In the RFID market, RFID applications can cover a great deal of ground when it comes to the healthcare industry. Most importantly the market can create a system which improves patient safety. Additionally RFID can play a role in running clinical trials of drugs. From an equipment standpoint, RFID can manage both critical care assets and hospital equipment. RFID will also play a role in reducing counterfeiting of pharmaceutical products. It is for these reasons that Frost and Sullivan, a Palo Alto, Calif.-based consulting company, predicts that the market will increase to $2,318.8 million in 2011. In 2004 the market was valued at $360 million.
One reason for the growth is the expectation that current bar coding will be replaced with RFID technology. Currently bar coding is required by the Health Insurance Portability and Accountability Act of 1996 (HIPAA), Food and Drug Administration (FDA), Joint Commission on Accreditation of Healthcare Organizations (JCAHO) and U.S. Department of Health and Human Services (HHS). In Europe, the UK National Health Service (NHS) and individual legislations in countries such as Belgium, France and Italy require similar compliance.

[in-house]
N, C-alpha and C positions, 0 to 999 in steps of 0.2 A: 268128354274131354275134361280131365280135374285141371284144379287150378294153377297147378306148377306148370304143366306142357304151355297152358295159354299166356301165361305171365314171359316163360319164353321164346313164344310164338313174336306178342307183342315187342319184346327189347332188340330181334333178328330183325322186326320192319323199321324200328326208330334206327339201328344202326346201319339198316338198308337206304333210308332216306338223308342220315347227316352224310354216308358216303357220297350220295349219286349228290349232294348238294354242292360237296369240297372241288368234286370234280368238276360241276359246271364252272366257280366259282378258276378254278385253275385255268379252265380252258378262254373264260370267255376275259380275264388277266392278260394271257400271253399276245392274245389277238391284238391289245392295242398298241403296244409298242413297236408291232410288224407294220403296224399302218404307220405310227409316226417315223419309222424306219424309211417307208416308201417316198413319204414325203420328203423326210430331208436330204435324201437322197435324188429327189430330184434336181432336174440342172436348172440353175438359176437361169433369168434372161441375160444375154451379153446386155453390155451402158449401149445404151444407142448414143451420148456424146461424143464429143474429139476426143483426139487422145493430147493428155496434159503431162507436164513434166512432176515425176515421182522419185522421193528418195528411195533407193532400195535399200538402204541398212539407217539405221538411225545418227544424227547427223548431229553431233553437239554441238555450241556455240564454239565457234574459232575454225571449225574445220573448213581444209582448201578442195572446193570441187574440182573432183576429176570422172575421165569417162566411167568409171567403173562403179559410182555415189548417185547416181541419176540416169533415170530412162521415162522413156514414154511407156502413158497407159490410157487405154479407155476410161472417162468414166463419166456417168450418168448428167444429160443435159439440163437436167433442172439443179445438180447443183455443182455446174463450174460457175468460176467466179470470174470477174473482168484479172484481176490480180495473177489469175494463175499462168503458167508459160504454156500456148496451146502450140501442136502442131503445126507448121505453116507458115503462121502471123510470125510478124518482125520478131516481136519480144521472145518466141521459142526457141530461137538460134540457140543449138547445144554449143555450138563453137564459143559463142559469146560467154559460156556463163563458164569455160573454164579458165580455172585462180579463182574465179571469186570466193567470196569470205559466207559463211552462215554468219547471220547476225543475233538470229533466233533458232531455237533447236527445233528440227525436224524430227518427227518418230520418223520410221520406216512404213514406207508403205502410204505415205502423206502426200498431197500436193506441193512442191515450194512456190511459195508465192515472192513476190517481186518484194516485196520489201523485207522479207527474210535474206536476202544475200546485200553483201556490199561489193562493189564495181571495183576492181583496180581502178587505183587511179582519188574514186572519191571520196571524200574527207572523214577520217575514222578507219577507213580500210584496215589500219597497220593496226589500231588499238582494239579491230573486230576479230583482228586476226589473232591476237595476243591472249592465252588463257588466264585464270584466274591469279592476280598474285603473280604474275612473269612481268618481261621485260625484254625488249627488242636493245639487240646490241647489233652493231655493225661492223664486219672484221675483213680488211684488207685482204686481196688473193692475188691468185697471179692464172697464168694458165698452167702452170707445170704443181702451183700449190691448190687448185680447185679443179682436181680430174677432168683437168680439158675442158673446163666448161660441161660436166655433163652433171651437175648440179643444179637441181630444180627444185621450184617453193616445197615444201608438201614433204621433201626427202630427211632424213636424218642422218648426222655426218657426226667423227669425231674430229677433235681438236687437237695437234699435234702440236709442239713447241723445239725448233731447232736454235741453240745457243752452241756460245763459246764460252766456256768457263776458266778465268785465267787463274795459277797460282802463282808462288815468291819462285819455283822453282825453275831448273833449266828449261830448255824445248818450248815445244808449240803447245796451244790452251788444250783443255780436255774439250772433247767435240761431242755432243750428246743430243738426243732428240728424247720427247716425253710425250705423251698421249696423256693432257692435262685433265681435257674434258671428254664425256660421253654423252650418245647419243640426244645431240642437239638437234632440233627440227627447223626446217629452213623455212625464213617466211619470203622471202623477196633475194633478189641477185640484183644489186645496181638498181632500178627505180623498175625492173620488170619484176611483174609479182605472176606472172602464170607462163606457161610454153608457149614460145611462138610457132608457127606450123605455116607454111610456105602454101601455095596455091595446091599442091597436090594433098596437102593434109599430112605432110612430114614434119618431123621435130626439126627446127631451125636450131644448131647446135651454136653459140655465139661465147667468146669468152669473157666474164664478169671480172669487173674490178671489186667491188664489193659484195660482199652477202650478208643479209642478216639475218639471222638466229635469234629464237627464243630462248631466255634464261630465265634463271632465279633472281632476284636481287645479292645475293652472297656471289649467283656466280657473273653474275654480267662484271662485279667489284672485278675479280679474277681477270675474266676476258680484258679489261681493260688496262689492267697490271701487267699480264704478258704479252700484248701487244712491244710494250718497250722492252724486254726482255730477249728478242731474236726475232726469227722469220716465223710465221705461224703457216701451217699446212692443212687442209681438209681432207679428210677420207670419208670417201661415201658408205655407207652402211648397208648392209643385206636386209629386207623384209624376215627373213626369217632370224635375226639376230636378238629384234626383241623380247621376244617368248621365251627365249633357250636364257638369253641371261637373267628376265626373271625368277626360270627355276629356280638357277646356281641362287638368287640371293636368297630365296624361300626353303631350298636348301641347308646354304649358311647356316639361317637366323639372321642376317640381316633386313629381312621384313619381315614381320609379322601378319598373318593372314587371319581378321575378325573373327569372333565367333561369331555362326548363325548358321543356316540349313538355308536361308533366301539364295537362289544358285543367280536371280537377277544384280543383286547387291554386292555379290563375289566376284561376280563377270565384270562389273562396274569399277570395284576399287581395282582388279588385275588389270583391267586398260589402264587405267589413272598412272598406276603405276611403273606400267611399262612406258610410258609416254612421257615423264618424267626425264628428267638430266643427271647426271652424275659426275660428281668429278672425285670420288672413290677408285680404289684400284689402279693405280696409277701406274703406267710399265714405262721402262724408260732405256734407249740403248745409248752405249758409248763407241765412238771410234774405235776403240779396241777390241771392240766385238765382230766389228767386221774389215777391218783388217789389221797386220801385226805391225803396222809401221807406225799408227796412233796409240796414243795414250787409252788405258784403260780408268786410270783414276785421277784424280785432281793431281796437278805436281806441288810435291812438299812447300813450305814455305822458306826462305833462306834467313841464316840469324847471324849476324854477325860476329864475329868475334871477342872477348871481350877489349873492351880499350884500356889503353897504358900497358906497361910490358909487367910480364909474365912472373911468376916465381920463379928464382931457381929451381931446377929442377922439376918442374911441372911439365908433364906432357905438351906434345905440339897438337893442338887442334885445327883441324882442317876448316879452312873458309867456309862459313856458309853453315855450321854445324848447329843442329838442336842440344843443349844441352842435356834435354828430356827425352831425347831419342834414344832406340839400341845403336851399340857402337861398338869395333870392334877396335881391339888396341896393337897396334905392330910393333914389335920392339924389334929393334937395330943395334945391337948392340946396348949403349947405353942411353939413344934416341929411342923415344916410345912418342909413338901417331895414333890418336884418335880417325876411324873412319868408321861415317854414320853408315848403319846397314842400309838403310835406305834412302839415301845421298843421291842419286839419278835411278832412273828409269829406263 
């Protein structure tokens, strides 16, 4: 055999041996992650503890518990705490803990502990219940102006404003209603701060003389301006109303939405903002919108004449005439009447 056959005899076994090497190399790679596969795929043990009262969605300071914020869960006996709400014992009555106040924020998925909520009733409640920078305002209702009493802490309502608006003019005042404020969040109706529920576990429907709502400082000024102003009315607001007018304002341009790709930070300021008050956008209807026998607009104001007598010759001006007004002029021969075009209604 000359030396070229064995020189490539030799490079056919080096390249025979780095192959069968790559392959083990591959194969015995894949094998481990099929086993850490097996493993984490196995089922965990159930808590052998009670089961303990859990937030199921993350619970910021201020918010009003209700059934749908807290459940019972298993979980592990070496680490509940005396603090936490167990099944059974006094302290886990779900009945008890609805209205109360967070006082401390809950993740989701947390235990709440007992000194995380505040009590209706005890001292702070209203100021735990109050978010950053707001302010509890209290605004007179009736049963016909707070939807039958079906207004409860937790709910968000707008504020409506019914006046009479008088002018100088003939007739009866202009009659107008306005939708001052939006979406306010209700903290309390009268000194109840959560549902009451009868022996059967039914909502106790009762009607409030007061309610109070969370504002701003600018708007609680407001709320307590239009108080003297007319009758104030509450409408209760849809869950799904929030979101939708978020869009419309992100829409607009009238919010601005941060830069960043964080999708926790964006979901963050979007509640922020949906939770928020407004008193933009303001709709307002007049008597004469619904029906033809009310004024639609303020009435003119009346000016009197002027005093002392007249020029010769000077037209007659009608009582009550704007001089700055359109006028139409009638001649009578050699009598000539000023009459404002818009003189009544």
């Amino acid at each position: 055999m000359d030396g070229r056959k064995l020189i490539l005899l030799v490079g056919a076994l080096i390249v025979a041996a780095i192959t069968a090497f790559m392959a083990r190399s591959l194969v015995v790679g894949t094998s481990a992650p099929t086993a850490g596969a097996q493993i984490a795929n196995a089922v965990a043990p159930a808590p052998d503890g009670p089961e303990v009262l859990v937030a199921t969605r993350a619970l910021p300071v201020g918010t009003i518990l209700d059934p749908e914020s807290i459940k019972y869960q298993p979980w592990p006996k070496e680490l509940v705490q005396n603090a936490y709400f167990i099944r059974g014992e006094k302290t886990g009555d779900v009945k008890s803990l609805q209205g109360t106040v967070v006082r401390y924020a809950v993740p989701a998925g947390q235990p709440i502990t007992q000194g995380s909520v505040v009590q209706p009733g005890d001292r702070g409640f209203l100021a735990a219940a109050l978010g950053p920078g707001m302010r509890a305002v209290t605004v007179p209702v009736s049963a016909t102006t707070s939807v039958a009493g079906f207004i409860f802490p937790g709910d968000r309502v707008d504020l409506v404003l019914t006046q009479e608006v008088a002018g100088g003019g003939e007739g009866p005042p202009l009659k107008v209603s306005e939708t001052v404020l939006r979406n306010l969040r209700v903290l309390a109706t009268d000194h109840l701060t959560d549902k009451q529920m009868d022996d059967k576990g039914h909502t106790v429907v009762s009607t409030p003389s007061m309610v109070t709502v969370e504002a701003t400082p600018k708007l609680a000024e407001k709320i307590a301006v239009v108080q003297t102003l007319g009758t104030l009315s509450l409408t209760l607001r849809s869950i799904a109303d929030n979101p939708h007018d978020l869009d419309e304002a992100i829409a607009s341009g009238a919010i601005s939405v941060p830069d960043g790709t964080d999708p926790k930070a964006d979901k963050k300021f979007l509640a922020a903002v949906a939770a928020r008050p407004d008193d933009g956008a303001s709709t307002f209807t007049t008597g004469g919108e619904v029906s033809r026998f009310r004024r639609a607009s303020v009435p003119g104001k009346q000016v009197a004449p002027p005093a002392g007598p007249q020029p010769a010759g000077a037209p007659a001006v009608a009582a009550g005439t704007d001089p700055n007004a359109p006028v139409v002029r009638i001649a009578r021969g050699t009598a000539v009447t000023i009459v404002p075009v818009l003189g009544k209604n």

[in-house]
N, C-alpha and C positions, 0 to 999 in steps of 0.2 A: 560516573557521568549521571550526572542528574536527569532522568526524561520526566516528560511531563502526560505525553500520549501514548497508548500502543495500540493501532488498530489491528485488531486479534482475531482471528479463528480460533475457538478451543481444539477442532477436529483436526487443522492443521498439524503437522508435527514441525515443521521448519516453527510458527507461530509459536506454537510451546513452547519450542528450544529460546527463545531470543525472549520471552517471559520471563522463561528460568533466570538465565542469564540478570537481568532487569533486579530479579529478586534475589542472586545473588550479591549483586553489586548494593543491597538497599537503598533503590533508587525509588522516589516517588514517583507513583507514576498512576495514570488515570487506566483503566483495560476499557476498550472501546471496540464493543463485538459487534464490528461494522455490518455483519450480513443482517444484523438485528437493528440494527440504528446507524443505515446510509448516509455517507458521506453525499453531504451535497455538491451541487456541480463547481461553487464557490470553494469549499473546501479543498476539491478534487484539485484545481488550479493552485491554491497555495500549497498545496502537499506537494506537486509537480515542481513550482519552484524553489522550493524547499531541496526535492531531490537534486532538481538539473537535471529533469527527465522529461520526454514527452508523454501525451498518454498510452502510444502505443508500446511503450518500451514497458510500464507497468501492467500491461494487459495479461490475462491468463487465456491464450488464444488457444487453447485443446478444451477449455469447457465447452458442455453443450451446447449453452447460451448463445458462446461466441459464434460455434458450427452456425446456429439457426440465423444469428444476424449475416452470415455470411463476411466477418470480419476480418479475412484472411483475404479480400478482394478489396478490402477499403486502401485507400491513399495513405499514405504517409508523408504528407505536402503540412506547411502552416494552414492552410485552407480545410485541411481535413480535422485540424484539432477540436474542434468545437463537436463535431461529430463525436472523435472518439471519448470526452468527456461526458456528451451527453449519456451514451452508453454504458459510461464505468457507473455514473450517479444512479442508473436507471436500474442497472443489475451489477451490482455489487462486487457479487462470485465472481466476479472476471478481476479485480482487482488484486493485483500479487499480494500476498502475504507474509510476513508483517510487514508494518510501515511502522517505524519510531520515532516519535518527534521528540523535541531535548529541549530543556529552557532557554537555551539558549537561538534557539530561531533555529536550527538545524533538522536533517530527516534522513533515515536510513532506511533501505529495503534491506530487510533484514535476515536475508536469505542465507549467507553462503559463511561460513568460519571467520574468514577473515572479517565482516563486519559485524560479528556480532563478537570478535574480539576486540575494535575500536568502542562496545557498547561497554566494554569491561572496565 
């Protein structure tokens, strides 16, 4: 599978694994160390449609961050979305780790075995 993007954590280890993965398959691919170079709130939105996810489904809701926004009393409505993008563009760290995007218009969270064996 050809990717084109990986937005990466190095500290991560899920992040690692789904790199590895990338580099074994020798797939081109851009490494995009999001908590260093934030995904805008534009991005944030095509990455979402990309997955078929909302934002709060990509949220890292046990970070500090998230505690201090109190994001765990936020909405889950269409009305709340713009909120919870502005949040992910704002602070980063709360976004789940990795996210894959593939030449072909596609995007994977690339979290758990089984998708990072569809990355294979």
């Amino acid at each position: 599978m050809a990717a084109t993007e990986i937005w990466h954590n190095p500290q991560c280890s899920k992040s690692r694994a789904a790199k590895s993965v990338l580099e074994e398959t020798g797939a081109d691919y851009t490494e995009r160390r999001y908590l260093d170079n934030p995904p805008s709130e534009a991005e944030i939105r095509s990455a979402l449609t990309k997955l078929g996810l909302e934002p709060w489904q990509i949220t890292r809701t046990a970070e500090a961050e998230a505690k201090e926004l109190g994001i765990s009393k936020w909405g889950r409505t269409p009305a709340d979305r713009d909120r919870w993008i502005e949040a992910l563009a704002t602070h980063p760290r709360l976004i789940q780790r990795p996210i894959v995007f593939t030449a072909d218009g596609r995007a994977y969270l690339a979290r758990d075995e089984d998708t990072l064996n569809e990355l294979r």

"The late adoption of barcode technology by the market has meant that the technology is still popular among pharmaceutical and other healthcare applications," says Frost and Sullivan research analyst Priyanka Gouthaman. "The current price of RFID technology would also suggest that a complete replacement of bar codes is unlikely and co-existence of both technologies is expected for the next 10 years."
For further information visit: http://www.autoid.frost.com.
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